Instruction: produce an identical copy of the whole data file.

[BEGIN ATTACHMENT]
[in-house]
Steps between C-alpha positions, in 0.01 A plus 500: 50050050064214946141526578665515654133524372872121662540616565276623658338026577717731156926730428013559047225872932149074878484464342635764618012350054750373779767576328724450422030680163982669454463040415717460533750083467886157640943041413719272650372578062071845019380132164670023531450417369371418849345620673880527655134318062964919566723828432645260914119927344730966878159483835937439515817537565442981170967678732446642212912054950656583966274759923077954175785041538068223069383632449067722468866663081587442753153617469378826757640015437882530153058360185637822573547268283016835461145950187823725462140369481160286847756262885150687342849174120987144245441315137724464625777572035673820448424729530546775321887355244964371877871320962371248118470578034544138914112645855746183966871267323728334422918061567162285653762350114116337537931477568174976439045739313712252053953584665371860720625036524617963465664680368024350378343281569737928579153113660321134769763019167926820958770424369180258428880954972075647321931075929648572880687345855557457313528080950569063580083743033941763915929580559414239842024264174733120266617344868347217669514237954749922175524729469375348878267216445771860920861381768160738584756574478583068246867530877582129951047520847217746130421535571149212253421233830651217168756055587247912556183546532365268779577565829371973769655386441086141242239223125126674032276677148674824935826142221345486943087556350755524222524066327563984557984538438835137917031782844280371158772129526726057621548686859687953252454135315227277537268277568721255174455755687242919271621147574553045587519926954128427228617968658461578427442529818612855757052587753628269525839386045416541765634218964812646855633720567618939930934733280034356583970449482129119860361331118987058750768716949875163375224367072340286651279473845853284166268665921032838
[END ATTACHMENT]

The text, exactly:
[in-house]
Steps between C-alpha positions, in 0.01 A plus 500: 50050050064214946141526578665515654133524372872121662540616565276623658338026577717731156926730428013559047225872932149074878484464342635764618012350054750373779767576328724450422030680163982669454463040415717460533750083467886157640943041413719272650372578062071845019380132164670023531450417369371418849345620673880527655134318062964919566723828432645260914119927344730966878159483835937439515817537565442981170967678732446642212912054950656583966274759923077954175785041538068223069383632449067722468866663081587442753153617469378826757640015437882530153058360185637822573547268283016835461145950187823725462140369481160286847756262885150687342849174120987144245441315137724464625777572035673820448424729530546775321887355244964371877871320962371248118470578034544138914112645855746183966871267323728334422918061567162285653762350114116337537931477568174976439045739313712252053953584665371860720625036524617963465664680368024350378343281569737928579153113660321134769763019167926820958770424369180258428880954972075647321931075929648572880687345855557457313528080950569063580083743033941763915929580559414239842024264174733120266617344868347217669514237954749922175524729469375348878267216445771860920861381768160738584756574478583068246867530877582129951047520847217746130421535571149212253421233830651217168756055587247912556183546532365268779577565829371973769655386441086141242239223125126674032276677148674824935826142221345486943087556350755524222524066327563984557984538438835137917031782844280371158772129526726057621548686859687953252454135315227277537268277568721255174455755687242919271621147574553045587519926954128427228617968658461578427442529818612855757052587753628269525839386045416541765634218964812646855633720567618939930934733280034356583970449482129119860361331118987058750768716949875163375224367072340286651279473845853284166268665921032838